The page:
After a disaster, many communities prioritize material support. But psychological support is often just as critical and, when deployed quickly, can help affected individuals manage their symptoms, build resilience, and even, in some cases, experience post-traumatic growth.
During the disaster and/or in its immediate aftermath, disaster psychologists may be on hand to connect survivors with resources, help children and adults manage their fear and stress, resolve conflicts among affected individuals, and educate people on the wide range of normal disaster responses. Because affected communities are usually left in a state of shock after a disaster, and because many people will not show signs of mental health challenges for several weeks or months, disaster psychologists will also work to connect people with longer-term mental healthcare and teach coping skills to help survivors build resilience and manage new challenges as they arise.
In the immediate aftermath of a natural disaster, there are a few steps you can take to guard your mental health, including maintaining your routines as much as possible, practicing self-compassion, seeking support from loved ones, and being mindful of your news consumption. Once the danger has passed and life is returning to normal, seeing a therapist can help you navigate any ongoing mental health challenges and tap into your innate resilience.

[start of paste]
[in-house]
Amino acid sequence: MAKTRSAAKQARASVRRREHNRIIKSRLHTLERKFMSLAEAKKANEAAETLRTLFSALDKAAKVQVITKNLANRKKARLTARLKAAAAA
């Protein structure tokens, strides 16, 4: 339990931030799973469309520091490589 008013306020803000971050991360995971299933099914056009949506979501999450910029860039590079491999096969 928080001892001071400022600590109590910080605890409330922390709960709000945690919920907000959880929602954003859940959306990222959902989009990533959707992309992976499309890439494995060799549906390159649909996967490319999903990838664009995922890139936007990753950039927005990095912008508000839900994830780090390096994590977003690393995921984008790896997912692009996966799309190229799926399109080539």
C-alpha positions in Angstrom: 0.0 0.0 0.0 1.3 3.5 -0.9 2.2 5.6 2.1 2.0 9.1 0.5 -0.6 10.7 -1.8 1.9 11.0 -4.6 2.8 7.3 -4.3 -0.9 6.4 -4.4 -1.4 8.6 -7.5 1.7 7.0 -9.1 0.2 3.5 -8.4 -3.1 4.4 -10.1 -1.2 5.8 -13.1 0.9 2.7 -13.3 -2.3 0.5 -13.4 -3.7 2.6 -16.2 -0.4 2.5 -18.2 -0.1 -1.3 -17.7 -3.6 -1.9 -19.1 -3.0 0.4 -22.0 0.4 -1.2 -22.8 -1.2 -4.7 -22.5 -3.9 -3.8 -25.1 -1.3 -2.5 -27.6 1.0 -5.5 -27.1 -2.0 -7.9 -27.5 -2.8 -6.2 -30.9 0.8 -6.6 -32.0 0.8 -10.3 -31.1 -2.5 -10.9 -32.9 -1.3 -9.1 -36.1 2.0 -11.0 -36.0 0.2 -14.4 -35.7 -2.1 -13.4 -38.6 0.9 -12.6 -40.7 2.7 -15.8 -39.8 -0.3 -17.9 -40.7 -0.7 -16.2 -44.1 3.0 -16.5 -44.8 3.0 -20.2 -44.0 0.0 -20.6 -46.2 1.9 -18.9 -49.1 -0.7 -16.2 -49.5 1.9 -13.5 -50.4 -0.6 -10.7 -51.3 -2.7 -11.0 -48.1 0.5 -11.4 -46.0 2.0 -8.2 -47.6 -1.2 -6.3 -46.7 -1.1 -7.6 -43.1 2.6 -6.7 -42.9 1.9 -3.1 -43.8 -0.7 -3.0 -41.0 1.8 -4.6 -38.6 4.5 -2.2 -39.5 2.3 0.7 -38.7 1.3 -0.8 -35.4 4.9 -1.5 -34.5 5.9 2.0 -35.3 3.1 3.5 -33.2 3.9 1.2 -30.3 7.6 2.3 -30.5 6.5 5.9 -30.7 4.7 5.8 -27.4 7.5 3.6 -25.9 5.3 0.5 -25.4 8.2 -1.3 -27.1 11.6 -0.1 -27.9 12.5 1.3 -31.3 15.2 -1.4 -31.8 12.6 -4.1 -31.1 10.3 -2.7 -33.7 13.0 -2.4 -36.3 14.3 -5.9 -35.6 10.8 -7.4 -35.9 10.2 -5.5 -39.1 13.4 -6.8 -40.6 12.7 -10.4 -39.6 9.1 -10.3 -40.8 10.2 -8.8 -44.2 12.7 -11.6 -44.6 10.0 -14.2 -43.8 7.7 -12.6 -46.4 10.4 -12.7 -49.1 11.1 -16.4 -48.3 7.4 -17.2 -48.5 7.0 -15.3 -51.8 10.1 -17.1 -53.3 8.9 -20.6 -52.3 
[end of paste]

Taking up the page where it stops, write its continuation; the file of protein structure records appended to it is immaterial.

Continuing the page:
There is no right or wrong answer. Many people find it hugely beneficial to seek therapy after a natural disaster—especially if they needed to evacuate, were injured, lost loved ones, or lost their home or other property—while others manage well without seeing a therapist. If you’re feeling stressed or have lingering mental health symptoms such as insomnia or anxiety, seeing a therapist, even for just a few sessions, may be right for your situation.
Psychological first aid (PFA) is an approach to supporting survivors in the immediate aftermath of a disaster. PFA aims to do three things: mitigate acute distress, prevent stress from worsening, and facilitate access to supportive care; when deployed quickly and correctly, proponents argue that PFA can reduce the incidence of PTSD in an affected community. While psychologists may be called in to administer PFA, volunteers and emergency response personnel may also be trained in the practice, allowing more people to be helped quickly and connecting more survivors to long-term mental healthcare.